The Trouble With Movies Kids & TV: A Get-Real Guide
What Do You Think About Media Ratings?
PG-13. TVY7-FV. E. Parental Advisory. What do these mean to you?
Very little, say researchers at the National Institute on Media and the Family. Parents told
them last year that rating systems for movies, TV, video games, and music are confusing and inconsistent and not strict enough.
A group that includes the National Institute, the American Medical Association, and the National PTA is calling for a universal rating system and a monitoring committee made up of parents, experts, and entertainment officials.
Senator Joe Lieberman (D-CT) and Representative Steve Israel (D-NY) proposed bills last spring that would allow the Federal Trade Commission to regulate the current rating systems as well as fine companies that market adult material to children. Both the Senate and the House bills are still in committee.
Hollywood leaders, including the Motion Picture Association of America and the Recording Industry Association of America, oppose these measures. They say they've already made changes in response to criticism over marketing techniques and argue that each medium is so different that it would be impossible to establish a universal rating system. What's more, they say, an oversight panel would have trouble reviewing the 650 films, 1,300 computer and video games, and 40,000 music releases each year not to mention 2,000 hours of daily TV programming.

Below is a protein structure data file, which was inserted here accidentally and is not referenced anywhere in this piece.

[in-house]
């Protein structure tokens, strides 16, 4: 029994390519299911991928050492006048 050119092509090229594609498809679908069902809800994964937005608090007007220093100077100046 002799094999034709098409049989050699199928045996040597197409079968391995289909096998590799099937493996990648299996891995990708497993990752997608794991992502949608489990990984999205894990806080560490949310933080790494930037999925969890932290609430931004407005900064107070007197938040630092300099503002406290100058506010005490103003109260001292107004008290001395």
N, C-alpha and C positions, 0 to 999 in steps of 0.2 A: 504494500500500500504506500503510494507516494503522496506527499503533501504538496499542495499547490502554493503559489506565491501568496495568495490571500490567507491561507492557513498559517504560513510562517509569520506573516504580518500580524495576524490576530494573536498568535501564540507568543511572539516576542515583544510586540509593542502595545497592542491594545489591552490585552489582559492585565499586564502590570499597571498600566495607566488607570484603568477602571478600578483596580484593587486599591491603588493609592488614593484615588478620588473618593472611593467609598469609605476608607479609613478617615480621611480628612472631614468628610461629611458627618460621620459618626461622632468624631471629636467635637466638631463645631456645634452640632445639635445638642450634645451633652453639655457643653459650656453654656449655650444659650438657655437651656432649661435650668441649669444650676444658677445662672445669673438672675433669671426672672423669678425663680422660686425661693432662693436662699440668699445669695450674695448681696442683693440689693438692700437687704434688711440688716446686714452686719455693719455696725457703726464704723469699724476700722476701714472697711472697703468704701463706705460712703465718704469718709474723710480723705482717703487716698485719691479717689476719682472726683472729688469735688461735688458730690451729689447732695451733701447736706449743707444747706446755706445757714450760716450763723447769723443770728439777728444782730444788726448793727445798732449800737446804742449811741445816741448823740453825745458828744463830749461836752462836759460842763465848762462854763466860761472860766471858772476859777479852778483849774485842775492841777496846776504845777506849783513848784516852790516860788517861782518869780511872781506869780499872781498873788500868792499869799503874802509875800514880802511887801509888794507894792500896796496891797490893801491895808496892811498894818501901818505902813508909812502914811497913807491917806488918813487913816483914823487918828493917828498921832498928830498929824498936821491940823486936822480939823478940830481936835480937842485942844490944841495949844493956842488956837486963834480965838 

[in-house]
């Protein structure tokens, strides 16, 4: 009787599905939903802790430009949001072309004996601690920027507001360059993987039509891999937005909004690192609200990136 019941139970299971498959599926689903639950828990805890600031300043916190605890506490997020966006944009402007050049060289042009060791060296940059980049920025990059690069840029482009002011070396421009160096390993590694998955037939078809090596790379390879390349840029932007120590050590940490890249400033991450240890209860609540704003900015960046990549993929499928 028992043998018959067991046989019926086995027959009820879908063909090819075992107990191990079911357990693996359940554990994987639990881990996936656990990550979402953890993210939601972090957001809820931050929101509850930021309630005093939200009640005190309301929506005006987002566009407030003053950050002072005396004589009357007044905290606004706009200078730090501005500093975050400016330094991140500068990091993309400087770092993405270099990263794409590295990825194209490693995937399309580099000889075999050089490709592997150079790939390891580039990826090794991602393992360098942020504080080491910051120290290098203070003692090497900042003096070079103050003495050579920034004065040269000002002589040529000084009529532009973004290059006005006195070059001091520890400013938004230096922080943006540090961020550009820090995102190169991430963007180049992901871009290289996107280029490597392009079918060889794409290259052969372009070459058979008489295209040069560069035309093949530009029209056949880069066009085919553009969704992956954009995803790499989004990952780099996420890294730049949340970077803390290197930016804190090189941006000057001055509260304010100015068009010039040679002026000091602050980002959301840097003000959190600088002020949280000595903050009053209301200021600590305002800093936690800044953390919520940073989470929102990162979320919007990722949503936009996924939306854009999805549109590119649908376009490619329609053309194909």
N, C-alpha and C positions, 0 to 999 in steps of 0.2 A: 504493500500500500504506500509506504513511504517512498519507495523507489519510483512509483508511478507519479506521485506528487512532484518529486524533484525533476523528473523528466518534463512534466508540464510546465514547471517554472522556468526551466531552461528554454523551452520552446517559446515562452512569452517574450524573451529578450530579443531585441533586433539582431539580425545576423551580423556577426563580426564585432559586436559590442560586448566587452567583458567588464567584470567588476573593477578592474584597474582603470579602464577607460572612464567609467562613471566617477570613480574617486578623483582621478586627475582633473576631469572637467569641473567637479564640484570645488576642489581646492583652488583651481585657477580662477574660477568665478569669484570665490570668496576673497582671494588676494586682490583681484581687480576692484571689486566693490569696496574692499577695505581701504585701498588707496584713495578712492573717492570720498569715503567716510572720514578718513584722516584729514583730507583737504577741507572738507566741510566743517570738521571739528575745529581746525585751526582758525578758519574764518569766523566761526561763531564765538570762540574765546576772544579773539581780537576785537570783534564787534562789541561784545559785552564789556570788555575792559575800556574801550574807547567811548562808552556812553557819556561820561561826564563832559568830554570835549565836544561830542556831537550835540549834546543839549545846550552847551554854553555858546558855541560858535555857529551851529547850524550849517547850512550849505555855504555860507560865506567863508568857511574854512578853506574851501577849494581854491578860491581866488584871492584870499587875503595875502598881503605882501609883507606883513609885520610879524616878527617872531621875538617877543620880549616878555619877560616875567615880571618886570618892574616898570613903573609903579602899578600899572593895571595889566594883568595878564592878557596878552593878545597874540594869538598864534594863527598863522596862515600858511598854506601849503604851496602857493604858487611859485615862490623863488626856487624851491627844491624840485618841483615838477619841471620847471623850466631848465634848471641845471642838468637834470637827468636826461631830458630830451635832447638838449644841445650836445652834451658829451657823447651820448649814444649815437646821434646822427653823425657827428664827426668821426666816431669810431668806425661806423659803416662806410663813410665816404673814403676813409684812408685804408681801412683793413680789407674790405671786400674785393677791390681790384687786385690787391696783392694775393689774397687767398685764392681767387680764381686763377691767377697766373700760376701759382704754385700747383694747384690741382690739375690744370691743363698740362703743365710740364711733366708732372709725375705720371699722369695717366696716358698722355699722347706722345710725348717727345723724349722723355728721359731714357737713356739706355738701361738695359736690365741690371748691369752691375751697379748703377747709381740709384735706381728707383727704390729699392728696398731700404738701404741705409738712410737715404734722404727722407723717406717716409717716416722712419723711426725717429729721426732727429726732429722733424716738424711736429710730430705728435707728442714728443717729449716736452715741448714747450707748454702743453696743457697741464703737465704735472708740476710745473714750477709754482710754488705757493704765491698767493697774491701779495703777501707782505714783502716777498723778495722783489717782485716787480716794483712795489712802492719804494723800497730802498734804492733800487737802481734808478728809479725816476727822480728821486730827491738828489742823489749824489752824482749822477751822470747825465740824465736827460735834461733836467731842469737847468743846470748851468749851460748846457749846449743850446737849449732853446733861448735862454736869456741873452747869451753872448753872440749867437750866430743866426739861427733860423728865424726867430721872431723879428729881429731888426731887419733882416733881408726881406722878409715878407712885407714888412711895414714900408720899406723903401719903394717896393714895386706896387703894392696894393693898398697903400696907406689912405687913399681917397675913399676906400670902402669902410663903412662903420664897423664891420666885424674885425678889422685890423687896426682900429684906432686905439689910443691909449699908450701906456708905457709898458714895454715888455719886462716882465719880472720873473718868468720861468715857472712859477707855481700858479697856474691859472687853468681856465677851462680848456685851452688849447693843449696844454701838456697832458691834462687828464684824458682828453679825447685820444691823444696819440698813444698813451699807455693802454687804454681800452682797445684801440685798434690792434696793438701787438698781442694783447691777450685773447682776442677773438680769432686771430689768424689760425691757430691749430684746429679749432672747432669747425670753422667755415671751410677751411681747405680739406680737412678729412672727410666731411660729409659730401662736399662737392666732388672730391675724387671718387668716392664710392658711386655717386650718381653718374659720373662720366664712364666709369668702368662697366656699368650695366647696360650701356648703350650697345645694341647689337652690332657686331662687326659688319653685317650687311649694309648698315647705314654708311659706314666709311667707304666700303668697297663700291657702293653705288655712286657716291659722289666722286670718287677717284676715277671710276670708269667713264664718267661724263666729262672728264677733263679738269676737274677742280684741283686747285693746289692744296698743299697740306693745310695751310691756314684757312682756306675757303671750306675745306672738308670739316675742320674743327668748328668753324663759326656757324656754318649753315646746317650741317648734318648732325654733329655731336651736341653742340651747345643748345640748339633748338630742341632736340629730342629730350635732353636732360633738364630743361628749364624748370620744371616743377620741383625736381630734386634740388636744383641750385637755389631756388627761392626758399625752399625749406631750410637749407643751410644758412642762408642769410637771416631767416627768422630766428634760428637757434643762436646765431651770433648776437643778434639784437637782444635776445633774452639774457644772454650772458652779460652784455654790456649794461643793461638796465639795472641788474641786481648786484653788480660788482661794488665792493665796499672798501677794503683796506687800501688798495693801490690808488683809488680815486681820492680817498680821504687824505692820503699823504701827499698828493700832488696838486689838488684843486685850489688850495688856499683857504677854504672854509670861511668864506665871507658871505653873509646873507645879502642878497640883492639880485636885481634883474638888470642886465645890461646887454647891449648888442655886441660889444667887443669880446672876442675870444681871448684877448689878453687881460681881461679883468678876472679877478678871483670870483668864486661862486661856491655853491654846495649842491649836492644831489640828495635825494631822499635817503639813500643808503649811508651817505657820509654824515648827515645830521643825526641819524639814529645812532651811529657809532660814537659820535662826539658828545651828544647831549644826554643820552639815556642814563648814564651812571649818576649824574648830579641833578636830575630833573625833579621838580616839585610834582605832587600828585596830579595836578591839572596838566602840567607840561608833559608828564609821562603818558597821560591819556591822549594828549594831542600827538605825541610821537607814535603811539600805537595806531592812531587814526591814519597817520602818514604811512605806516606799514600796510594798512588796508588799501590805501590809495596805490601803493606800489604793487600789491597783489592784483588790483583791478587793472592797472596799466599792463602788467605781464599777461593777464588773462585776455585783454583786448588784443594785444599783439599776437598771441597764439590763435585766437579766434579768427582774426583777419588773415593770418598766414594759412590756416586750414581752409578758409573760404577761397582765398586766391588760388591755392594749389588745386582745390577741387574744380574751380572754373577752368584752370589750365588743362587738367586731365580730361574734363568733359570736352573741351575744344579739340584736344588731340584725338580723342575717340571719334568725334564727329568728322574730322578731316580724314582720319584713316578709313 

[In the print version they followed this with a mail-in survey:]
Where do you stand? (check one):
- There should be one rating system and an oversight board.
- The four systems in place can work, but entertainment is often mislabeled.
- The rating and monitoring systems are fine as they are.